Being a terror victim is forever
But back to Sara and Matthew. It's been 18 years. In those 18 years, they could have married (as they planned to do) and been the parents of teenagers by now. Instead, they are buried together in Connecticut. Mike Kelly reports that their parents - still anguished of course - are left to wonder what might have been.
The bombing in which Sara and Matthew died — and a series of three similar bus bombings the next 10 days — irrevocably altered the Israeli-Palestinian peace process and the already crumbling Oslo Peace Accords, leaving behind deep fissures of mistrust that would never be repaired.
Within days, President Bill Clinton called a meeting of Middle East leaders to denounce terrorism. Within months, Israeli voters rejected the pro-Oslo government of Prime Minister Shimon Peres in favor of the more conservative Benjamin Netanyahu.
Back in Teaneck, however, Sara’s family faced far more personal questions — the kind of questions that are common to victims of any crime:
Why did this happen to someone I love?
I know I can’t bring her back. But is there anything I can do to hold her killers accountable by labeling them for what they are — cold-blooded terrorists?
The story of Sara Duker’s untimely death — along with the loss of Matthew Eisenfeld and Alisa Flatow — still resonates today, not only in its brutality but in the dogged efforts by other families of U.S. terror victims to seek some measure of justice.
Last month, in a federal lawsuit filed by almost 300 other victims of terrorism, a jury ruled that the Jordan-based Arab Bank illegally helped to transfer money that financed suicide attacks by Hamas. Experts predict that the penalty to be decided in a separate trial could exceed $1 billion.
The template for that landmark verdict was set years earlier — quietly and with little fanfare — in the lawsuits filed by the Duker, Eisenfeld and Flatow families.
Those suits, however, were a last resort.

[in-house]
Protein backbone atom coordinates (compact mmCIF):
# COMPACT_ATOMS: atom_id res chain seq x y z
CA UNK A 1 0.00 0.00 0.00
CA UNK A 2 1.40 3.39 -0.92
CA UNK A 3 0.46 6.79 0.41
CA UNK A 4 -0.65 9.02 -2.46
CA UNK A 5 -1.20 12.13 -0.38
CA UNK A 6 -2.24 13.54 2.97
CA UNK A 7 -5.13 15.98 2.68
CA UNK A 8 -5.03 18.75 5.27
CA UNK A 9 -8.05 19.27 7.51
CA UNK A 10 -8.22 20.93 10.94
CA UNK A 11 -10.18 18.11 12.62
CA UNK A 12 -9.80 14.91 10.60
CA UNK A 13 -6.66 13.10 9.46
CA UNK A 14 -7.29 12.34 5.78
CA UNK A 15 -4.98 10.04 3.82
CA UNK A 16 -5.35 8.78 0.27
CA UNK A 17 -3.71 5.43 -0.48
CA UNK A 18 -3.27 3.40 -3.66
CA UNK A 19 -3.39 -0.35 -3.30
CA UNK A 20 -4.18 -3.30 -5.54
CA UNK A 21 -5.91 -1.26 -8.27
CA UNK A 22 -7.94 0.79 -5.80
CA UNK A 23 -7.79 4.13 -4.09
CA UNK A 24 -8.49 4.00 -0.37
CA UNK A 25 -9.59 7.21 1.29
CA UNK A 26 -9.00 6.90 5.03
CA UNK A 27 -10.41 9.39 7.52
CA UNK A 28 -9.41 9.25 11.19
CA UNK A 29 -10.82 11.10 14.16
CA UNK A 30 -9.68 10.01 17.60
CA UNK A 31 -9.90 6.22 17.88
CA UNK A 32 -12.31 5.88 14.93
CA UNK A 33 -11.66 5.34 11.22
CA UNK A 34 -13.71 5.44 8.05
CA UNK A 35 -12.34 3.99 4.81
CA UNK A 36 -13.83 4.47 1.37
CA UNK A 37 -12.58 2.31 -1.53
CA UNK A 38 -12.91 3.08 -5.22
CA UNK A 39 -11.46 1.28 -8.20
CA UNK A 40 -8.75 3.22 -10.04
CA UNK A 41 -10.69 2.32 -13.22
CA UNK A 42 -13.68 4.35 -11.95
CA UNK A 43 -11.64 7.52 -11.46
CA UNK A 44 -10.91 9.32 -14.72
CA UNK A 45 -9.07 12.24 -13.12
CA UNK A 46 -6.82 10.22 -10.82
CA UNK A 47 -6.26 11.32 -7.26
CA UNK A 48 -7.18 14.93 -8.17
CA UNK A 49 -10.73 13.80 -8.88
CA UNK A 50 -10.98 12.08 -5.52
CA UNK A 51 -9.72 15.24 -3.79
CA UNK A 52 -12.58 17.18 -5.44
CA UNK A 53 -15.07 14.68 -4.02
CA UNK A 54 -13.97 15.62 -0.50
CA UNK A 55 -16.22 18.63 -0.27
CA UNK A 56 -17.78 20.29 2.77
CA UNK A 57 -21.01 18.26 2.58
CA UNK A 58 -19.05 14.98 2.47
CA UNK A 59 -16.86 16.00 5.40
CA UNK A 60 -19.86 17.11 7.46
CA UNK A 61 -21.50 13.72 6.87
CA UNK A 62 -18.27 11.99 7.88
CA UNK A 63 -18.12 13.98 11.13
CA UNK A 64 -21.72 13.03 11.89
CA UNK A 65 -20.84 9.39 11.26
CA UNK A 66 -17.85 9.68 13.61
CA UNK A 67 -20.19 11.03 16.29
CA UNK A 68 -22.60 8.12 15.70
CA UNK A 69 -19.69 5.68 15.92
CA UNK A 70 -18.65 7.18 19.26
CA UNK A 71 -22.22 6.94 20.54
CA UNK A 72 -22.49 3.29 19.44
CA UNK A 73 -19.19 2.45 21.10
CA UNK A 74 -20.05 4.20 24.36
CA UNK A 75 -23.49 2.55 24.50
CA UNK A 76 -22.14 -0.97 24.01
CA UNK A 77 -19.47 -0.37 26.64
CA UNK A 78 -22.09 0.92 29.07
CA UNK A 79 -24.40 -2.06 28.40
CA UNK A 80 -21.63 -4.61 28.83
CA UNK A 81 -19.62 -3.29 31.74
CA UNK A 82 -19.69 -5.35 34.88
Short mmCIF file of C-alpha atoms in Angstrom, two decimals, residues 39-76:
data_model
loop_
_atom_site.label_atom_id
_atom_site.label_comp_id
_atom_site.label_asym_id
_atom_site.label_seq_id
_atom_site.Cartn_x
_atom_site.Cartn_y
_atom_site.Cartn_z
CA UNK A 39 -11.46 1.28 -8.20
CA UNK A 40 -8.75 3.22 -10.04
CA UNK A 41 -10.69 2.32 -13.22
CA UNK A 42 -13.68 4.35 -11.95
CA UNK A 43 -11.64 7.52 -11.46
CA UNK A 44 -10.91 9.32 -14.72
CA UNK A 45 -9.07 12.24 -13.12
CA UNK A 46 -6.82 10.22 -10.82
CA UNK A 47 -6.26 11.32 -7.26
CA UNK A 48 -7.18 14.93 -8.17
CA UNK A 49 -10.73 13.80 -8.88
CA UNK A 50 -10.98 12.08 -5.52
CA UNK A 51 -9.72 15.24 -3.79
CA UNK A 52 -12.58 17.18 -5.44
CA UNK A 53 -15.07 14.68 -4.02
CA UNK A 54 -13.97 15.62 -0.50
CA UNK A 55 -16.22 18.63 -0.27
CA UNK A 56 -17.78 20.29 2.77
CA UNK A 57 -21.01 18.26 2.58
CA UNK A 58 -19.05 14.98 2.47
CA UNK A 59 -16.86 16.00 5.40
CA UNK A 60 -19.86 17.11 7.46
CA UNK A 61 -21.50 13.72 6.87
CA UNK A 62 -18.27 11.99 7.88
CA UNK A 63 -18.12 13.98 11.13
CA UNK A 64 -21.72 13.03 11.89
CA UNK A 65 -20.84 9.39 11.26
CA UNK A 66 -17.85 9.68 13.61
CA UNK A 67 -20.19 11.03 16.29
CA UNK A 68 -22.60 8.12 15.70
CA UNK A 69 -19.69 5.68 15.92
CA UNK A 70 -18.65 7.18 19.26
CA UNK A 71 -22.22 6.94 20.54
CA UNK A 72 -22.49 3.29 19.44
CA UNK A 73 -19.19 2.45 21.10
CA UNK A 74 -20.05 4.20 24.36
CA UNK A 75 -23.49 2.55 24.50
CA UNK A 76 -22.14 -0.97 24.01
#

With the FBI and Justice Department reluctant to pursue criminal indictments against their children’s killers, the families believed that their only choice to try to force action was to go to court. Their ultimate aim, they said, wasn’t about gaining money for themselves — it was to point a finger of blame at Iran for providing the financing for the attacks and, perhaps, to extract some punishment.
After a judge ruled that Iran was responsible for the bombings, the Flatow family was awarded $247 million; the Dukers and Eisenfelds $327 million combined. But they received less than 10 percent — substantial figures, but not enough to stop Iran from continuing to finance terrorism.
For the families, however, no amount of money can ever replace their children. As Arline Duker told me: “Having the money doesn’t make the sadness go away.”
Because Sara and Matt spent their last moments together, side by side, on that bus on Jaffa Road in Jerusalem, their parents decided that they should remain together forever.
And so they were buried side by side, under a single headstone, in a cemetery in the hill country just outside Hartford, Conn.
A year ago, on a blue-sky summer afternoon, Arline, along with Len and Vicki Eisenfeld, took me to the grave. They placed rocks on the headstone — a Jewish custom. They took a few photos. Then they stood together in silence, remembering for a few seconds how Sara and Matt were so in love and so happy to be planning their future.
“I wonder what they would have become,” Arline said.
Her voice fell off, then she added:
“We’ll never know.”There's much more (including the likelihood that Yasser Arafat knew about the attack in advance). Read the whole thing.